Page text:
Regardless, Splatterhouse did accomplish several firsts for the series.

- It was the first multiplatform Splatterhouse at launch, released simultaneously for the Xbox 360 and PlayStation 3. The prior games were only released to one console when originally released. Any ports that came along were released much later.

- This is the first time the classic trilogy was collected in one place. I'd been trying to accomplish that for years with the old Splatterhouses petition I had here on the site. As Dan said to me, "Your petition definately helped the first time around, although getting another one done will be more difficult due said reviews and market performance." Basically, the Splatterhouses petition was a help in getting Splatterhouse off the ground by helping convince the higher-ups at Namco that there was still an audience for the series. As a result, I did end up getting a Splatterhouse compilation out of it, which is all I wanted to begin with. And here it's been said that internet petitions never work.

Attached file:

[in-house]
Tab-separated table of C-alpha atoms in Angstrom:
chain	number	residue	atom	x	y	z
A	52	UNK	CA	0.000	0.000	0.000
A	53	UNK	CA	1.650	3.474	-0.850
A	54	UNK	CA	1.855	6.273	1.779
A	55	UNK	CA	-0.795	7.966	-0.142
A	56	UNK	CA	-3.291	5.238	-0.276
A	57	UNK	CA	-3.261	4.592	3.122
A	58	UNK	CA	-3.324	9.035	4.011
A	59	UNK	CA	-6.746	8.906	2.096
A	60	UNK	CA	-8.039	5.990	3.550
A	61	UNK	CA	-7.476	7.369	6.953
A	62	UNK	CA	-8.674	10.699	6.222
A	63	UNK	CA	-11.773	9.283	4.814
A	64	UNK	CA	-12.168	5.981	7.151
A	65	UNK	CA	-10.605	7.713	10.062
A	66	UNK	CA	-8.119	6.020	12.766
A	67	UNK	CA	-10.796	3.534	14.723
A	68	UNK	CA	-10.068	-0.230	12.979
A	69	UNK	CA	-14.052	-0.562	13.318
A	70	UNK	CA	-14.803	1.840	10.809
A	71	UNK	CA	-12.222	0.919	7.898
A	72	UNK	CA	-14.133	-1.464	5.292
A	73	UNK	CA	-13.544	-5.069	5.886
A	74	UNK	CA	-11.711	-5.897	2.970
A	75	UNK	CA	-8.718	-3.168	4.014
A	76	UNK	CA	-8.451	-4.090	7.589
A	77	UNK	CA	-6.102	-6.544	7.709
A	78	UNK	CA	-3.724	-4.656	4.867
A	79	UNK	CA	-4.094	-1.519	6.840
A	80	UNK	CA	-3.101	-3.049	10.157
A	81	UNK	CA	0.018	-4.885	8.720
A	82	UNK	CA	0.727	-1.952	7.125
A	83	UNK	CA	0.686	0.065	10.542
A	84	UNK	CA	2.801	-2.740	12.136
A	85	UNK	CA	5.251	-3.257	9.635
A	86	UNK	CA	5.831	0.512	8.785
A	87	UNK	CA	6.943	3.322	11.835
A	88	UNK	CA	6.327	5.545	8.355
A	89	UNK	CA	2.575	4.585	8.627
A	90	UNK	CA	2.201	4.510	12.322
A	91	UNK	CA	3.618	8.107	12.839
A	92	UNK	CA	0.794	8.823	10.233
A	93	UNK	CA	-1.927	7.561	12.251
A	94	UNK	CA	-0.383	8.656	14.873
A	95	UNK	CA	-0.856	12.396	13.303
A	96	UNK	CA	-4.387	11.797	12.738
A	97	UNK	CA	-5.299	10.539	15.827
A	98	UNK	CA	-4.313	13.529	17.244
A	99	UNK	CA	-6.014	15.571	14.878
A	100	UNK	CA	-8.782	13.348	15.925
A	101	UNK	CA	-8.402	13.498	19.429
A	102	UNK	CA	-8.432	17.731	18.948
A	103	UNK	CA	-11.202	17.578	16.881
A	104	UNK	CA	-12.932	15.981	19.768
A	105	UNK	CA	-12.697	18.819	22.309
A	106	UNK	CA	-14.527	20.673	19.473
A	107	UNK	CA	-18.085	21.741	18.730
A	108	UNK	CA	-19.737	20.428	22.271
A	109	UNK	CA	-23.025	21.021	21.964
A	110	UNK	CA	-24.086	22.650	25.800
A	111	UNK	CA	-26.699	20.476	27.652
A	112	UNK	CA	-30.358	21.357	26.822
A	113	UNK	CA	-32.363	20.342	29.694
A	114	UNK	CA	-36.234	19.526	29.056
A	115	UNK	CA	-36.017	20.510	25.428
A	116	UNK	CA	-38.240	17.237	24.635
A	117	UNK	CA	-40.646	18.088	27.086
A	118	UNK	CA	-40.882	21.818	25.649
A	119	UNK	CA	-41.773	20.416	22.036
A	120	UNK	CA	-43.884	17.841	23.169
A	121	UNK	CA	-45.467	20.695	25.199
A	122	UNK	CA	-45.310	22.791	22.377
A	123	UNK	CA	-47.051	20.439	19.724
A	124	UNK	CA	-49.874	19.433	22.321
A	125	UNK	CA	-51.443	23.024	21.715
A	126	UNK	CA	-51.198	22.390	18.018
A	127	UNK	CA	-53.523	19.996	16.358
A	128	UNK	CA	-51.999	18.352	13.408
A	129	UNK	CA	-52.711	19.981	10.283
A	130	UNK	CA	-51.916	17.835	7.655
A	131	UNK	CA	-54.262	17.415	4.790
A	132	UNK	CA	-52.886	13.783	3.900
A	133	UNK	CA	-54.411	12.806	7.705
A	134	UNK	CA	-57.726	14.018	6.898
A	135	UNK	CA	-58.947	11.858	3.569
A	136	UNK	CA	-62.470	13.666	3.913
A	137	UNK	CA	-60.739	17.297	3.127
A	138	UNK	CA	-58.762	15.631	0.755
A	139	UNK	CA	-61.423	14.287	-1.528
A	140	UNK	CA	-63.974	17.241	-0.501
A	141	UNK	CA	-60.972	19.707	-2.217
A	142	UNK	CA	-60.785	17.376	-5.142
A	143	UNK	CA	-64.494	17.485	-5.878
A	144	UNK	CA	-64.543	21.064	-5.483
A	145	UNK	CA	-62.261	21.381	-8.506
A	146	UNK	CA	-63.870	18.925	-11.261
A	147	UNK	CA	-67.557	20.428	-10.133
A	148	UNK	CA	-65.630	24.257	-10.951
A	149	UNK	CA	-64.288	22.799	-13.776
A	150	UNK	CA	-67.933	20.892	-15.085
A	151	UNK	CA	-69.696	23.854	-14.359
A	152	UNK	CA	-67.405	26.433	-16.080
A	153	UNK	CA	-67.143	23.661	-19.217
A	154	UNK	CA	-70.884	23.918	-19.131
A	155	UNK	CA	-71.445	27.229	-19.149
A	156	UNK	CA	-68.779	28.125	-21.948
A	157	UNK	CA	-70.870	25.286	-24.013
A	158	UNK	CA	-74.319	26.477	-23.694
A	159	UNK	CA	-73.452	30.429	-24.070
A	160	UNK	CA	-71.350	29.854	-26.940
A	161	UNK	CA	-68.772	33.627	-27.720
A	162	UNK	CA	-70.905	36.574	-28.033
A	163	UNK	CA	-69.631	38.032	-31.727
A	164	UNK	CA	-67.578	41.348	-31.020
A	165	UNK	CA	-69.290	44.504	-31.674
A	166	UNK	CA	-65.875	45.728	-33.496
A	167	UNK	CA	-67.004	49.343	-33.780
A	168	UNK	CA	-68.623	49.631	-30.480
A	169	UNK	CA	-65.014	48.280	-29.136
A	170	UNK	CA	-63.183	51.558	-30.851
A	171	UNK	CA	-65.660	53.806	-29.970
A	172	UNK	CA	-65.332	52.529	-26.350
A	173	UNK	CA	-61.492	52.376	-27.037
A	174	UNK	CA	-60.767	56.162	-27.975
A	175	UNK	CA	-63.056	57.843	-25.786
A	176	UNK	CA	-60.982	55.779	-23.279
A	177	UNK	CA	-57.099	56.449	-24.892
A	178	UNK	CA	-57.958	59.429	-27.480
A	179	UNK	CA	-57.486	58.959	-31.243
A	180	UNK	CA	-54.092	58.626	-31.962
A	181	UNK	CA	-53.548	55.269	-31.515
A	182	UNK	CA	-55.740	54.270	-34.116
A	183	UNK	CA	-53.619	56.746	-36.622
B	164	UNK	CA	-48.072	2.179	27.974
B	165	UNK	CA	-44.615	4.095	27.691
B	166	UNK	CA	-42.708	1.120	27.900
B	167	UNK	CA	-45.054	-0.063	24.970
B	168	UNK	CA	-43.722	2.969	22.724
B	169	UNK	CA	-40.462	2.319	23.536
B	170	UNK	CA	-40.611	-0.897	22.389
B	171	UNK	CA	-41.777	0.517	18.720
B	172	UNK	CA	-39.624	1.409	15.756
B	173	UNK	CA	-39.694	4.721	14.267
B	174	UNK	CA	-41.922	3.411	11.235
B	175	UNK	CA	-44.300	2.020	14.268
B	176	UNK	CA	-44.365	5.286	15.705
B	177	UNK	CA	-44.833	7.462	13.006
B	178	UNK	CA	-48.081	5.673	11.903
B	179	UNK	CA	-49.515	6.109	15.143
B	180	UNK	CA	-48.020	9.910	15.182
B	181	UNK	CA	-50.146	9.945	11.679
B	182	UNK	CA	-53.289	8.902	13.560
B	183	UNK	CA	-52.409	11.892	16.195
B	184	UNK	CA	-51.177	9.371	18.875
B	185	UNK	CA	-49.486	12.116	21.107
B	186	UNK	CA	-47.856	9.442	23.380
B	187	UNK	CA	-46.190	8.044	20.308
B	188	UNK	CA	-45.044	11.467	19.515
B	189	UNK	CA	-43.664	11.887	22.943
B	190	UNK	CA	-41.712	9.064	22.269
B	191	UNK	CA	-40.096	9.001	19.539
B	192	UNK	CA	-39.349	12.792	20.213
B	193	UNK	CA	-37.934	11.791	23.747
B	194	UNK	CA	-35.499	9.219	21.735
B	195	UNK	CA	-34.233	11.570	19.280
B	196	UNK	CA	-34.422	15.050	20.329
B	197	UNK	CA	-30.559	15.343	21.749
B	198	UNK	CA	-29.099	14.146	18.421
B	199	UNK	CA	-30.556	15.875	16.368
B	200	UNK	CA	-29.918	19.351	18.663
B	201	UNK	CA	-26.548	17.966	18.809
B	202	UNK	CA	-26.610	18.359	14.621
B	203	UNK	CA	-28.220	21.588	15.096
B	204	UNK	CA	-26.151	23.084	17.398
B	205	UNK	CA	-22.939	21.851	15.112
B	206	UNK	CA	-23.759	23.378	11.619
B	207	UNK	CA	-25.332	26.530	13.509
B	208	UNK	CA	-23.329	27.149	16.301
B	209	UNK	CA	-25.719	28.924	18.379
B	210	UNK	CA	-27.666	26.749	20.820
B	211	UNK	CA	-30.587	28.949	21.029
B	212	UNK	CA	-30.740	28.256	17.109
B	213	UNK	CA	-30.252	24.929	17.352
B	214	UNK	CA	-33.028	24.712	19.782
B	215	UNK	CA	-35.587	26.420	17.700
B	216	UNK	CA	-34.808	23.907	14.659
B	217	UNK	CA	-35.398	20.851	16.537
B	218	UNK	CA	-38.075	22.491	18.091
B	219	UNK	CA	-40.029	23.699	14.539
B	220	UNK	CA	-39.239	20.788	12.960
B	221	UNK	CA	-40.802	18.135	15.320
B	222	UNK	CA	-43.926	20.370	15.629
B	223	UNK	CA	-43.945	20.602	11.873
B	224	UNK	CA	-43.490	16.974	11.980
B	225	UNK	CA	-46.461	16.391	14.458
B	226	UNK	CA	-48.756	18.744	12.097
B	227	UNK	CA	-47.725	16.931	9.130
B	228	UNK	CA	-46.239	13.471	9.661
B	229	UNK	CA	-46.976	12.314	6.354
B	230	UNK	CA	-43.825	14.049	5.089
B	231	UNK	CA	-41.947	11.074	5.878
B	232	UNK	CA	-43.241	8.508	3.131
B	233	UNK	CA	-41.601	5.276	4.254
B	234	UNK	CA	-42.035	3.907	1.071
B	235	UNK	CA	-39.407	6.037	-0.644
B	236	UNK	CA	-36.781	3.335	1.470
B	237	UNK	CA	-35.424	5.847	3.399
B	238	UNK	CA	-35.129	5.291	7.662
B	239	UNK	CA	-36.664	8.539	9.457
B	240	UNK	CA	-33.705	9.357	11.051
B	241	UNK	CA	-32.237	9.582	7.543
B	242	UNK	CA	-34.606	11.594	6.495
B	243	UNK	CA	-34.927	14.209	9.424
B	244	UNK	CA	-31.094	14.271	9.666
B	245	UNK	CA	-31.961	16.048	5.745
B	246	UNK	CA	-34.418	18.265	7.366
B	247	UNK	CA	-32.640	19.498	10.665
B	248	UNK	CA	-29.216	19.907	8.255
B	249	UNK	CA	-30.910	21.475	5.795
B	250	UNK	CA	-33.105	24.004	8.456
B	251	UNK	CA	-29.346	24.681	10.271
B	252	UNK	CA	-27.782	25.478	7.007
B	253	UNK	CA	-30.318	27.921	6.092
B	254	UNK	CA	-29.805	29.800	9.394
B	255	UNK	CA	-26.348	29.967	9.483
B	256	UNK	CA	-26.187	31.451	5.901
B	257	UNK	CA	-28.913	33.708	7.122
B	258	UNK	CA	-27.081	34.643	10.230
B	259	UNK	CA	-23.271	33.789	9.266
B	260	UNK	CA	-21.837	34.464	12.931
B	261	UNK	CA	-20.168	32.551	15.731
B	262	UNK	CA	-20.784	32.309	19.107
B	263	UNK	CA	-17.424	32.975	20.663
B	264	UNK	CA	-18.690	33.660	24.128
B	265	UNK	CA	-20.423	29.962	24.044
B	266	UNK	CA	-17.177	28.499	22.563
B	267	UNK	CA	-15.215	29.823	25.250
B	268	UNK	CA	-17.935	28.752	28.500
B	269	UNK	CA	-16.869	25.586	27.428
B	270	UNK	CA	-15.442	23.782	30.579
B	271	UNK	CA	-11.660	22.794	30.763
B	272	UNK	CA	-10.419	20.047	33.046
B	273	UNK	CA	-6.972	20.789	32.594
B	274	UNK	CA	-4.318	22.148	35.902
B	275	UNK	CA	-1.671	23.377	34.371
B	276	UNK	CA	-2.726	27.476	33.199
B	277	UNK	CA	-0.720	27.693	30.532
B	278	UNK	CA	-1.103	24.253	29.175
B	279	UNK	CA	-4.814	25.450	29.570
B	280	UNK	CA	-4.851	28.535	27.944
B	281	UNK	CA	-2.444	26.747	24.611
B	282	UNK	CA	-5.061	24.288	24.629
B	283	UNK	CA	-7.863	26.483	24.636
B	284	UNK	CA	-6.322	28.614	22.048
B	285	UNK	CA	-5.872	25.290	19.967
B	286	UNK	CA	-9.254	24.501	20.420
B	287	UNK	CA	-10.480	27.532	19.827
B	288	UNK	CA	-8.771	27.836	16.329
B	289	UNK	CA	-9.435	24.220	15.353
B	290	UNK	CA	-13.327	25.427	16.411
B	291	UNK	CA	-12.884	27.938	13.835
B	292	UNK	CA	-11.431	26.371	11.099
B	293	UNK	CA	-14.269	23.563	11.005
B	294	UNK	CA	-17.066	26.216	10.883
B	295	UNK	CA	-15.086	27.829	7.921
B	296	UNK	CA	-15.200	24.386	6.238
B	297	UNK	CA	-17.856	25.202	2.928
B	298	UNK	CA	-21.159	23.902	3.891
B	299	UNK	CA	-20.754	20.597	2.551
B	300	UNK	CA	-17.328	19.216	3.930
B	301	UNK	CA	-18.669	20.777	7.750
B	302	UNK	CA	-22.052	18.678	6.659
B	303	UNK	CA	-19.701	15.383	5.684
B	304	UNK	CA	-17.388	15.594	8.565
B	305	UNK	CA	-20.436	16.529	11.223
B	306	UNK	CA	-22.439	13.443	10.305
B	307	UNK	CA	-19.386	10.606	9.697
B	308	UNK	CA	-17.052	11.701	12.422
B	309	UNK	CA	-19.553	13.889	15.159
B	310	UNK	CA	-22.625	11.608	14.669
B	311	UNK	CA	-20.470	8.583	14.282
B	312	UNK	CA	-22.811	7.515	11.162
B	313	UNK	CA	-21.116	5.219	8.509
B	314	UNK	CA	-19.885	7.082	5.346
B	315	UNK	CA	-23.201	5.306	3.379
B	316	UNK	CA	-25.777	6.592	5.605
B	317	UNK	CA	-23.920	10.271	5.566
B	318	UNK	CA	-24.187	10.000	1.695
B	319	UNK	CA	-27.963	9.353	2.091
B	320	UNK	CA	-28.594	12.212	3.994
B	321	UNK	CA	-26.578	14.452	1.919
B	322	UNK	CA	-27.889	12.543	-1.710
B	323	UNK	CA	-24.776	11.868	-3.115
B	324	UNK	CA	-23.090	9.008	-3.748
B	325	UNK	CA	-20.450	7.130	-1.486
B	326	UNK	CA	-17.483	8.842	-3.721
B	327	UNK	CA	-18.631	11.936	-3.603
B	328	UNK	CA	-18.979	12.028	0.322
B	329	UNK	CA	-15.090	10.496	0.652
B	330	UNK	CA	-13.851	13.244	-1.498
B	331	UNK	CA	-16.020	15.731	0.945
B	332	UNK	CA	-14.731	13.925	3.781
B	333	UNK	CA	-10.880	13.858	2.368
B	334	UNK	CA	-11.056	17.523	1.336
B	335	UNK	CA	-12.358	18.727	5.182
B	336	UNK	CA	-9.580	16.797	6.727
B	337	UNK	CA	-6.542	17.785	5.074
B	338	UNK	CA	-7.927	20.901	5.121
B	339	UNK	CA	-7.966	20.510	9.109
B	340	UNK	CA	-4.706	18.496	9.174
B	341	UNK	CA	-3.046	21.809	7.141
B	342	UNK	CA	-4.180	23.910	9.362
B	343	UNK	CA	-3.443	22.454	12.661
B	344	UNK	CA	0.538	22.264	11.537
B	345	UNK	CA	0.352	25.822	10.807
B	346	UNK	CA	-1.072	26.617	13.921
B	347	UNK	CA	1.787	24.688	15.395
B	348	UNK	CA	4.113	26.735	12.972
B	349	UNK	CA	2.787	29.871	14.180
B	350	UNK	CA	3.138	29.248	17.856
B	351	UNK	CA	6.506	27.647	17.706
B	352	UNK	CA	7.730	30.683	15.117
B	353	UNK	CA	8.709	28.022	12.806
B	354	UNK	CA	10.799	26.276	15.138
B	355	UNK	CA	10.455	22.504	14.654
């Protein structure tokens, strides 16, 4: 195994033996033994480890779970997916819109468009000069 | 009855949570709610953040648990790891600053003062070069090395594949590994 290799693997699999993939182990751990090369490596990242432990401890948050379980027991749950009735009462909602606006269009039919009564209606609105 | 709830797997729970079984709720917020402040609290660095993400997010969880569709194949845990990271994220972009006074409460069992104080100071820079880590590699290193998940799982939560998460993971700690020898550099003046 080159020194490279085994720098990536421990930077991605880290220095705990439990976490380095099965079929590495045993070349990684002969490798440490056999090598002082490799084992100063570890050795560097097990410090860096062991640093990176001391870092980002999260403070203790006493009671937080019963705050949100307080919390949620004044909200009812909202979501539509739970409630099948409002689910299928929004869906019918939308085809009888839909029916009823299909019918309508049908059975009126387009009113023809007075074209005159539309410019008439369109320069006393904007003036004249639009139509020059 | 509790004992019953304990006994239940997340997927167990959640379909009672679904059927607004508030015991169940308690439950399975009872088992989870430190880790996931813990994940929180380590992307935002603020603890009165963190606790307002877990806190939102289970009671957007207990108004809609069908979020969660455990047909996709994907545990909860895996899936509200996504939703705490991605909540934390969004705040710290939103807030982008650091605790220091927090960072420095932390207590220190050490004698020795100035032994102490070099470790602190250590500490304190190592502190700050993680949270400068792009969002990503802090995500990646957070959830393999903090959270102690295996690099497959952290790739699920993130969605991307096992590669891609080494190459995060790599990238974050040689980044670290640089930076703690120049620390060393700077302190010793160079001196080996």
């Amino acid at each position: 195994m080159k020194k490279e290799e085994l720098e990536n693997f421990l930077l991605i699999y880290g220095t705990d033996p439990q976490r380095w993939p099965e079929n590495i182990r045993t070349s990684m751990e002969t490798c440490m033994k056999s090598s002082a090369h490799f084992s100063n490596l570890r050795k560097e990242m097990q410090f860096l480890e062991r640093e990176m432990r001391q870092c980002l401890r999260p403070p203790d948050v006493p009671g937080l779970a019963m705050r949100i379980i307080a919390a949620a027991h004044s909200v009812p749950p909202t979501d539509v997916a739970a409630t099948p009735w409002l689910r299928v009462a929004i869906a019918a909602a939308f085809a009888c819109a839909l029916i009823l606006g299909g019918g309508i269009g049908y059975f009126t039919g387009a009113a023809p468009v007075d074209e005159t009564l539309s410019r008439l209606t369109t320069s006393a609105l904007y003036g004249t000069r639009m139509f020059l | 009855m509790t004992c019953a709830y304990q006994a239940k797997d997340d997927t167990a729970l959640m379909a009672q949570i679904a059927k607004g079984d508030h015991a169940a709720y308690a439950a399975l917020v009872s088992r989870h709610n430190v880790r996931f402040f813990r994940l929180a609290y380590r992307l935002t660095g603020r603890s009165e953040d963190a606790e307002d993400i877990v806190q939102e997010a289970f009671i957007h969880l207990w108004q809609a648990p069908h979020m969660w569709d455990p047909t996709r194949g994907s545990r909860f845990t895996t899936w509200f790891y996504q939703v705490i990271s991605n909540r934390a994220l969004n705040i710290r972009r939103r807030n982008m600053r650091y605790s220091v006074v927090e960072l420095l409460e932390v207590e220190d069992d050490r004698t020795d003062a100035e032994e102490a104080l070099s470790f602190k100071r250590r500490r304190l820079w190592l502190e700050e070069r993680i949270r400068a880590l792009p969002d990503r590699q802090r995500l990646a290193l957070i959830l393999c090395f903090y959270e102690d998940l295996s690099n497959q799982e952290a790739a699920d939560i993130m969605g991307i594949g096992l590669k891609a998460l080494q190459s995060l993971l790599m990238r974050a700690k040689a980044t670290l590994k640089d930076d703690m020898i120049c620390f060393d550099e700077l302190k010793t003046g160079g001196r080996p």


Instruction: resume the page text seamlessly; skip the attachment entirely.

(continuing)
- It's also the first time the original arcade game (the actual arcade game, not a port) was released for home consoles in the U.S.

- It was the only Splatterhouse to never be released in Japan. Due to the negative reception and "poor sales," Namco Bandai Games Japan quietly canceled the release shortly before its expected arrival.